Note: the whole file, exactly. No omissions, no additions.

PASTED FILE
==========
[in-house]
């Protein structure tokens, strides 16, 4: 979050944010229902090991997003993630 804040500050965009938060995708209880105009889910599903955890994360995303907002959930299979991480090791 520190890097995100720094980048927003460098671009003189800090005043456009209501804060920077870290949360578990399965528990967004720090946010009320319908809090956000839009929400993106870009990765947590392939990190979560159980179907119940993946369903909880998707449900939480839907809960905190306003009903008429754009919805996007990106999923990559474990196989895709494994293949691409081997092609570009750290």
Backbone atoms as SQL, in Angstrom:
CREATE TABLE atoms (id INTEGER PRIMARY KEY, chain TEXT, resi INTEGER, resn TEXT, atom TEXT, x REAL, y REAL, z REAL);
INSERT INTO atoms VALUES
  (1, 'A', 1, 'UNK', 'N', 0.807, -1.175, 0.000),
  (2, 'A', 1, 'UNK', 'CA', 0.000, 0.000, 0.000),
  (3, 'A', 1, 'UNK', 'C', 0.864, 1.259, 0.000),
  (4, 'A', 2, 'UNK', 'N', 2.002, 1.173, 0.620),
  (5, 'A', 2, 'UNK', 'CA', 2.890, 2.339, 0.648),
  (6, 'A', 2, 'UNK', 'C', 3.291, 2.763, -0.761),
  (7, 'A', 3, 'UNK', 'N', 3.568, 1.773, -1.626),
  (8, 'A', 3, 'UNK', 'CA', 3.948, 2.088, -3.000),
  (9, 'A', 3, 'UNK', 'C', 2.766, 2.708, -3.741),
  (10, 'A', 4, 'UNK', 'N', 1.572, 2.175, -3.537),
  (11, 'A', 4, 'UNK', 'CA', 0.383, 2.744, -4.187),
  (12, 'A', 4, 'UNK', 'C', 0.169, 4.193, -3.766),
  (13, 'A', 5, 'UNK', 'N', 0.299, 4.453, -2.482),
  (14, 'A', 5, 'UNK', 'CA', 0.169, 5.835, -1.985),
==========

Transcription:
[in-house]
């Protein structure tokens, strides 16, 4: 979050944010229902090991997003993630 804040500050965009938060995708209880105009889910599903955890994360995303907002959930299979991480090791 520190890097995100720094980048927003460098671009003189800090005043456009209501804060920077870290949360578990399965528990967004720090946010009320319908809090956000839009929400993106870009990765947590392939990190979560159980179907119940993946369903909880998707449900939480839907809960905190306003009903008429754009919805996007990106999923990559474990196989895709494994293949691409081997092609570009750290």
Backbone atoms as SQL, in Angstrom:
CREATE TABLE atoms (id INTEGER PRIMARY KEY, chain TEXT, resi INTEGER, resn TEXT, atom TEXT, x REAL, y REAL, z REAL);
INSERT INTO atoms VALUES
  (1, 'A', 1, 'UNK', 'N', 0.807, -1.175, 0.000),
  (2, 'A', 1, 'UNK', 'CA', 0.000, 0.000, 0.000),
  (3, 'A', 1, 'UNK', 'C', 0.864, 1.259, 0.000),
  (4, 'A', 2, 'UNK', 'N', 2.002, 1.173, 0.620),
  (5, 'A', 2, 'UNK', 'CA', 2.890, 2.339, 0.648),
  (6, 'A', 2, 'UNK', 'C', 3.291, 2.763, -0.761),
  (7, 'A', 3, 'UNK', 'N', 3.568, 1.773, -1.626),
  (8, 'A', 3, 'UNK', 'CA', 3.948, 2.088, -3.000),
  (9, 'A', 3, 'UNK', 'C', 2.766, 2.708, -3.741),
  (10, 'A', 4, 'UNK', 'N', 1.572, 2.175, -3.537),
  (11, 'A', 4, 'UNK', 'CA', 0.383, 2.744, -4.187),
  (12, 'A', 4, 'UNK', 'C', 0.169, 4.193, -3.766),
  (13, 'A', 5, 'UNK', 'N', 0.299, 4.453, -2.482),
  (14, 'A', 5, 'UNK', 'CA', 0.169, 5.835, -1.985),